The War on Our Own Citizens: Airport "Security"
G. Stolyarov II
A Journal for Western Man-- Issue XXXIX-- August 8, 2005
“They that can give up essential liberty to obtain a little temporary safety deserve neither liberty nor safety.”
~ Benjamin Franklin
I loathe terrorists. If I had my way, every single Islamic fundamentalist proven beyond doubt to be guilty of assailing innocent civilians or colluding with the assailants would be relentlessly hunted down, wherever in the world he might be, and dealt with as an enemy combatant during a hostile encounter—on the spot. But, I must admit, there is something I loathe far more than terrorists. However repugnant the terrorists’ fanatical ideology of Wahhabist Islam, their hatred of the accomplishments of Western civilization, and their disdain for basic human liberties might be, not a single terrorist has ever harmed me directly. What has harmed me directly, however, was the alleged “response” to terrorism from the governments of the United States and Great Britain, a response which has nothing to do with hunting down terrorists, which will not achieve a single blow in the war against them, and which will only win the terrorists’ campaign for them, by annihilating those very basic liberties the militants seek to wipe out.
To be clear, I do not necessarily oppose the foreign policy of the U.S. and British governments with regard to the War of Terror. I have supported the interventions in Afghanistan and Iraq, as well as the concerted campaign to arrest terror suspects overseas. The best defense against terrorism is a good offense, and the only way to be certain that terrorism does not recur is to wipe out the terrorists in their own enclaves. I will continue to advocate a more assertive foreign policy on behalf of Western governments, including a broadening of said governments’ powers to covertly depose all foreign government officials proven to fund or collaborate in terrorist activities and to intervene militarily wherever the lives and property of Americans living abroad are threatened.
However, I would like to clarify another no less significant point: I am not a terrorist. Most people in America are not terrorists. Most Western tourists traveling abroad are not terrorists. To presume even the remotest likelihood of them being terrorists is insulting and absurd. Furthermore, acting on such a presumption is a costly, frivolous waste of resources that could far better be employed to hunt down and apprehend actual terror suspects.
Yet this bit of common sense seems to be lacking in those who enforce the domestic portion of the War on Terror, an endeavor which can more accurately be called the War on Our Own Citizens. I have been a victim of the War on Our Own Citizens on July 9, 2005, upon my departure from Frankfurt International Airport home to Chicago after a three-week stay in Europe.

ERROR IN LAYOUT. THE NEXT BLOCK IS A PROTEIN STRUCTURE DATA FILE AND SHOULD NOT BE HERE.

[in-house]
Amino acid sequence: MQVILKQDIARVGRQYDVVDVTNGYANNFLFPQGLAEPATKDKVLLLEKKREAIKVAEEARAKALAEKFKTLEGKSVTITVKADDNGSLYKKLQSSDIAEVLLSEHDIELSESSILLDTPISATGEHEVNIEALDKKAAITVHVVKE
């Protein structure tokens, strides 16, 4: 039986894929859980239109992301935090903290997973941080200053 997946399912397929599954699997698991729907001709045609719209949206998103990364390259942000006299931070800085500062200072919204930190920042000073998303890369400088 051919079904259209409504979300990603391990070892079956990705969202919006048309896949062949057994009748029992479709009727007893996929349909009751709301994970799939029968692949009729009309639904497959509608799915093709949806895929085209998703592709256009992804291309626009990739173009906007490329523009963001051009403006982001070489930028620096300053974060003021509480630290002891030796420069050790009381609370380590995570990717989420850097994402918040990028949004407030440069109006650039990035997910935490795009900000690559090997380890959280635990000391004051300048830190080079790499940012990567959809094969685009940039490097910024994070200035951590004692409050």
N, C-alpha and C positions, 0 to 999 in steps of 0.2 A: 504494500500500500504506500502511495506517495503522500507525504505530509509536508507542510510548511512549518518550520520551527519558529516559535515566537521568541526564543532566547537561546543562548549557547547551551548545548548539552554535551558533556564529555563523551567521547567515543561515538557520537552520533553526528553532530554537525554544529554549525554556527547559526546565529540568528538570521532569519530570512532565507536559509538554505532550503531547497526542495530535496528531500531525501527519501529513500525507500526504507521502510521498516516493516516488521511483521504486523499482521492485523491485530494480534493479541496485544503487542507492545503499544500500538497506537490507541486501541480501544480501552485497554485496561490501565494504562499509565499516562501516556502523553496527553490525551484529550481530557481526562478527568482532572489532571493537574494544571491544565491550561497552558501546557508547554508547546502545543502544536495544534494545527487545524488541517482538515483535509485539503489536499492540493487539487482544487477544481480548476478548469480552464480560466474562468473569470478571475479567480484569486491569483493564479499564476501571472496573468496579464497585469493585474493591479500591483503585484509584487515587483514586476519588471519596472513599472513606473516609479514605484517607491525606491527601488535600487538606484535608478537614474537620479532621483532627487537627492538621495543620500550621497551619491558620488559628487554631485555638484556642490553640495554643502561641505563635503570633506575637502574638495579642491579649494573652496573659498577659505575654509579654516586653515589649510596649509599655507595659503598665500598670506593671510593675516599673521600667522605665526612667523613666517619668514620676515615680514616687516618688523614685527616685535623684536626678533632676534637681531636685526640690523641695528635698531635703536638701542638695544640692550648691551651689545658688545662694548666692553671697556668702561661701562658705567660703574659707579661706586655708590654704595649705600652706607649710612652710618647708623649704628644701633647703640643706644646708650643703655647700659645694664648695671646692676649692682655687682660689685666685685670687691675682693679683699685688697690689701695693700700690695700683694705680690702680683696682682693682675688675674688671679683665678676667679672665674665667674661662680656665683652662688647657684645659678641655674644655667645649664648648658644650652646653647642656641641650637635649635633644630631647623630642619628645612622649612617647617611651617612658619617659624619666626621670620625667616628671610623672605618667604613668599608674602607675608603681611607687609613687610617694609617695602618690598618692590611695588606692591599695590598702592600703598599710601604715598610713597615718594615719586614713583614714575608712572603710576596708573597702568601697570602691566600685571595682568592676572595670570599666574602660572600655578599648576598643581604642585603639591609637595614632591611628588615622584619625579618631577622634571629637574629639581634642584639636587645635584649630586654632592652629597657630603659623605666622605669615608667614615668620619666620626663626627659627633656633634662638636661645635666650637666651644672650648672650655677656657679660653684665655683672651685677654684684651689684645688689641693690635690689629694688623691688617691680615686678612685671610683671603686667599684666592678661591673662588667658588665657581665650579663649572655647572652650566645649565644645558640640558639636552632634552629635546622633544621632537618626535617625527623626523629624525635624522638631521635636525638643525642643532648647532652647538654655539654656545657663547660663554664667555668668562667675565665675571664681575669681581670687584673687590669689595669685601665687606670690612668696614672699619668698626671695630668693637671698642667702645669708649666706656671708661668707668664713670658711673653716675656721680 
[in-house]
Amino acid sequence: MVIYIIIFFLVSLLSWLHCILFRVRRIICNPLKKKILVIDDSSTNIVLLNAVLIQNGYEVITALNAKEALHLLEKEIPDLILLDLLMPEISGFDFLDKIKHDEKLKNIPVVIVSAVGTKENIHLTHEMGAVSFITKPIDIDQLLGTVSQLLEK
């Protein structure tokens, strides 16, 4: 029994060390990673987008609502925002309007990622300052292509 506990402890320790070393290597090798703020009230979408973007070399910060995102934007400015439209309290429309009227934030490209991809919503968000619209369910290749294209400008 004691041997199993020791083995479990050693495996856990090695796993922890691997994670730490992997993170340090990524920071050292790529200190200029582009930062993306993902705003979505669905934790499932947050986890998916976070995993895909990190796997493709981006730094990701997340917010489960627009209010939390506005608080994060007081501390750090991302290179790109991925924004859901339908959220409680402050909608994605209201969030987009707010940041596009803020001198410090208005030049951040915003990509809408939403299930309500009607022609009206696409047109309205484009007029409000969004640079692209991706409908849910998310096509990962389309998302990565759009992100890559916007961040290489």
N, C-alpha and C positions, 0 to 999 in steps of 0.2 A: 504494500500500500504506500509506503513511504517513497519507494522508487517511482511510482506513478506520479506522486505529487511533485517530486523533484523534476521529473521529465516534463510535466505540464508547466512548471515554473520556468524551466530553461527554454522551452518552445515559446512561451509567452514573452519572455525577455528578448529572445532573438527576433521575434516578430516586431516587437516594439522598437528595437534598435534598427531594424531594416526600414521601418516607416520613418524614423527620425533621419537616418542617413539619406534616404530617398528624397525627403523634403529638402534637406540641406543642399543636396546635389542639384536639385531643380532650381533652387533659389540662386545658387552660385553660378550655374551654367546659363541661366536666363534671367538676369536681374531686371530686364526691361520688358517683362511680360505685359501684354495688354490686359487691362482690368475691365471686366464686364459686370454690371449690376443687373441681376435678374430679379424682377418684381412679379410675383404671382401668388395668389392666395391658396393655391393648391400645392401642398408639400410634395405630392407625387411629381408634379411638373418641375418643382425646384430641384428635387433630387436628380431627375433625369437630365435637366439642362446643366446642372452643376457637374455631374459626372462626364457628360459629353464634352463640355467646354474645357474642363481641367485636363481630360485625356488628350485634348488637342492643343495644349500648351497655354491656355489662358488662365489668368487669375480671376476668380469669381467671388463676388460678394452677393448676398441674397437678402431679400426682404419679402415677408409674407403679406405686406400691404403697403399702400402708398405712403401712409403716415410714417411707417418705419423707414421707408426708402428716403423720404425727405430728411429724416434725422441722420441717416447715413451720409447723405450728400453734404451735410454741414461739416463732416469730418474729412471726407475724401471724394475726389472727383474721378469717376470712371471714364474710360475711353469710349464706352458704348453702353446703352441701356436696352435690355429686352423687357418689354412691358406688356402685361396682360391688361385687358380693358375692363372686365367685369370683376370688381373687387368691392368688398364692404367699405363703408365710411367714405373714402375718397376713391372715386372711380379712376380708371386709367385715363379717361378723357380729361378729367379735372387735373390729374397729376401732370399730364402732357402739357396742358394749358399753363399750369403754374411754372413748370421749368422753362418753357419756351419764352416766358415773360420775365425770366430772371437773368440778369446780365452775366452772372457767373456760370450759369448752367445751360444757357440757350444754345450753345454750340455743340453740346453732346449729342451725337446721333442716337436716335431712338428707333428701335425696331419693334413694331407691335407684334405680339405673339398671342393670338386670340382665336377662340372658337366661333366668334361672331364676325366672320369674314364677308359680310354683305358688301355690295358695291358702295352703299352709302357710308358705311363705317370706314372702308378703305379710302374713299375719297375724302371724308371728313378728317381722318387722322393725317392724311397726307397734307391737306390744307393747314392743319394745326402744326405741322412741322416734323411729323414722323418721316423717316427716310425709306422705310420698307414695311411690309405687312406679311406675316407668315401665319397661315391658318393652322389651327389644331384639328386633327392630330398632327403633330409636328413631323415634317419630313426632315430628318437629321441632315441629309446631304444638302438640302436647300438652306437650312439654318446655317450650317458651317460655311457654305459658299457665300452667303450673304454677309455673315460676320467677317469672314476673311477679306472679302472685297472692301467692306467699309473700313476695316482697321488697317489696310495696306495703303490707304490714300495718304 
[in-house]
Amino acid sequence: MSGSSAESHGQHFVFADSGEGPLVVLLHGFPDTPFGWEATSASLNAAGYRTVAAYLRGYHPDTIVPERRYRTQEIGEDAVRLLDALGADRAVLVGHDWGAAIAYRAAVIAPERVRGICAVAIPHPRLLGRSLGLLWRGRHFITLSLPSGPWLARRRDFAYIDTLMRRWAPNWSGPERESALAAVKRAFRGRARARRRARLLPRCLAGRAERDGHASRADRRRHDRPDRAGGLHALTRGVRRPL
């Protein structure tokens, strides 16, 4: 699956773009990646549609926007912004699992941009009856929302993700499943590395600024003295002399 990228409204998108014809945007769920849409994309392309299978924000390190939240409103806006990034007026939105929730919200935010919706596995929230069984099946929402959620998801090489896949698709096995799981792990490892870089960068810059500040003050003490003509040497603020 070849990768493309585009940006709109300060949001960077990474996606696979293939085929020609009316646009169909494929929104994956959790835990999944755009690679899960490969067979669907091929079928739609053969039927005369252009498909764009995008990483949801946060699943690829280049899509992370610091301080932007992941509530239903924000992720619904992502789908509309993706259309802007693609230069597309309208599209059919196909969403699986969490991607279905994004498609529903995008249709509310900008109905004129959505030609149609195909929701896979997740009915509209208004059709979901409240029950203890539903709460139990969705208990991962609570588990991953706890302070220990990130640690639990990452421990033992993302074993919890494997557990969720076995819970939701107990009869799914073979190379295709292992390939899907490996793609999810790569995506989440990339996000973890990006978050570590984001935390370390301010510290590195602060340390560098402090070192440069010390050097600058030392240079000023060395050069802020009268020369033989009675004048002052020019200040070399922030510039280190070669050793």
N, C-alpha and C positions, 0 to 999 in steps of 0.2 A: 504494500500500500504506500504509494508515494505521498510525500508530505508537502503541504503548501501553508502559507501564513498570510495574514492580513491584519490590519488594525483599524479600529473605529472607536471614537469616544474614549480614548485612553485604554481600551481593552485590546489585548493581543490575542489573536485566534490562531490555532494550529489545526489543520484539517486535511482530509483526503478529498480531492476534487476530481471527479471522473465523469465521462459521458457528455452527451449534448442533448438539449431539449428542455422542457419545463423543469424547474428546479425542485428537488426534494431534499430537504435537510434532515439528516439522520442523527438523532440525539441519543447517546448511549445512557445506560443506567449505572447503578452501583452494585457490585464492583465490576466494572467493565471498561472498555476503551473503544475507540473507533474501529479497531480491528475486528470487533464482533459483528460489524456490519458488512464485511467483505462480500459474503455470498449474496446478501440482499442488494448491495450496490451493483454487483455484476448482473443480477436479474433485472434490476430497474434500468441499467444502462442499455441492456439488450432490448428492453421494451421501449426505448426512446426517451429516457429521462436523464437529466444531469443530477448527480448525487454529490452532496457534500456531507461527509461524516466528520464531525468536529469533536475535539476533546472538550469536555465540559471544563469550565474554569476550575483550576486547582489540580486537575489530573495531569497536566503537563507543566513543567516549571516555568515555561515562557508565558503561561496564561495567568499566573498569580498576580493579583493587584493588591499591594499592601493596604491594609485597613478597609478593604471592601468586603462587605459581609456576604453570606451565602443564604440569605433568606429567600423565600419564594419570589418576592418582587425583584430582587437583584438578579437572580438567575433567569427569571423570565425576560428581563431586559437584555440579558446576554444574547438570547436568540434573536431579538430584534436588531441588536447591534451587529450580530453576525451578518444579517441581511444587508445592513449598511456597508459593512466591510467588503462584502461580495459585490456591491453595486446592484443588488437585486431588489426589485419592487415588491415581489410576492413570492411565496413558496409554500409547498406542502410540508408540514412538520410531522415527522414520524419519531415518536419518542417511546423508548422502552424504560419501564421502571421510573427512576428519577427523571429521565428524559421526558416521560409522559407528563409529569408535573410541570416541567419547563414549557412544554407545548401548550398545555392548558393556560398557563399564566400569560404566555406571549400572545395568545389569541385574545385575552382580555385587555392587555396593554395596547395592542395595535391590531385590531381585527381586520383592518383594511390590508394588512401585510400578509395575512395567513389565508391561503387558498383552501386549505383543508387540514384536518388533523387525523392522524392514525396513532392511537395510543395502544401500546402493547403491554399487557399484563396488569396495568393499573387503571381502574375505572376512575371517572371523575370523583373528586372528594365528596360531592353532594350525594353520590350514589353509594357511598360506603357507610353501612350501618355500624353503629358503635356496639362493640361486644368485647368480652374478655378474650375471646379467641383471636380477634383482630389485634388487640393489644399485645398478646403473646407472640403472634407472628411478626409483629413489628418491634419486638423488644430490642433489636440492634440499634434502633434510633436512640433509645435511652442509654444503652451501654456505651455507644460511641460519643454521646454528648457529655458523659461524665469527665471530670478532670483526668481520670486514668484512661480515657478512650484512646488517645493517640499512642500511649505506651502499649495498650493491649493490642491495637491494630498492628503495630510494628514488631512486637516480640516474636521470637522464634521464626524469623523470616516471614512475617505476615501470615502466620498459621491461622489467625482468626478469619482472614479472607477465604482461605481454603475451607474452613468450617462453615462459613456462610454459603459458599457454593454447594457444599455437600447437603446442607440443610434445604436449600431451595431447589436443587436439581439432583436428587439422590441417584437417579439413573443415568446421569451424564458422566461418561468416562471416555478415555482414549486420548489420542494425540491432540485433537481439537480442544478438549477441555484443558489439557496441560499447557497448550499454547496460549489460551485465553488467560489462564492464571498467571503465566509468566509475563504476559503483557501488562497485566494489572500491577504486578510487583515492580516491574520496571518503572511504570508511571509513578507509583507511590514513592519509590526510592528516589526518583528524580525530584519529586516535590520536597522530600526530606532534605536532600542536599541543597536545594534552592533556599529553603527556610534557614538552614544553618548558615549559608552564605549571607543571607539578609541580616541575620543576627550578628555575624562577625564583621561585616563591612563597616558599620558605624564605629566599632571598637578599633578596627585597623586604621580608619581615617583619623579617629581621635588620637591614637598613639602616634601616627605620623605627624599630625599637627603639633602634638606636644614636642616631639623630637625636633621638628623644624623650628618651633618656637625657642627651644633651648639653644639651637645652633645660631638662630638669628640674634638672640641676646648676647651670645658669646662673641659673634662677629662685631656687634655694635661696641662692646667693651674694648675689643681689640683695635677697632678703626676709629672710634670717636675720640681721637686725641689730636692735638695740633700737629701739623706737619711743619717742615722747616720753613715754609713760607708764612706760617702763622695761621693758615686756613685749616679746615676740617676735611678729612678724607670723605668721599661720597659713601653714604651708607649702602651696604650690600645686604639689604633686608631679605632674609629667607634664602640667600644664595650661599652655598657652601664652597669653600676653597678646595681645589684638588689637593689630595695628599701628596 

Eighty-Year-Old Asian Terrorists?
When arriving in Frankfurt from Düsseldorf, with the intention of transferring to Chicago, I hoped for an extremely brief stay; my plane from Düsseldorf was already an hour behind schedule, and I would need to hurry to catch the Chicago flight. Relying on my capacity to run swiftly, I presumed that I would manage. Alas, what I did not foresee was a security situation much altered from the one I had experienced in late June, when I had arrived in Frankfurt from Chicago. My flight was scheduled to depart two days after the now infamous London attacks, a fact which was already giving me an ominous, foreshadowing fear—not of terrorists, but of my own government and its tendency to produce responses incommensurate with the original threat.
In the words of Milton Friedman, “The government solution to a problem is often worse than the original problem,” and I had noticed already that, the more grievous a given problem, the more blunders a modern welfare state commits in addressing it. The London attacks had indeed been horrifying, and, upon hearing of them initially, and seeing footage of the wanton carnage militant Islamist fanatics had imposed on innocent, productive civilians, I was considerably strengthened in my desire to see every single terrorist criminal wiped off the face of the Earth. However, unlike the welfare-state bureaucrats of today, I knew precisely why it is necessary to eradicate terrorists with a firm resolve: because terrorists threaten the founding principles of Western civilization, principles of individual rights, of free markets and free association, of sacred and inviolate life, liberty, property, and privacy. The very act of terrorism is an act opposing these principles, an act of coercion which imposes on innocent individuals a will not their own, a will that they perish for the sake of somebody else’s jihadist delusions. I feared—rightfully, as it turned out—that Western governments, in the attempt to address this problem, would flout any understanding of the nature of the problem itself, and of the need to abstain at all costs from sacrificing these sacrosanct Western principles in the illusory hopes of thereby combating terrorism. The bureaucrats, as usual, did an excellent job in fulfilling my expectations of their harmful incompetence.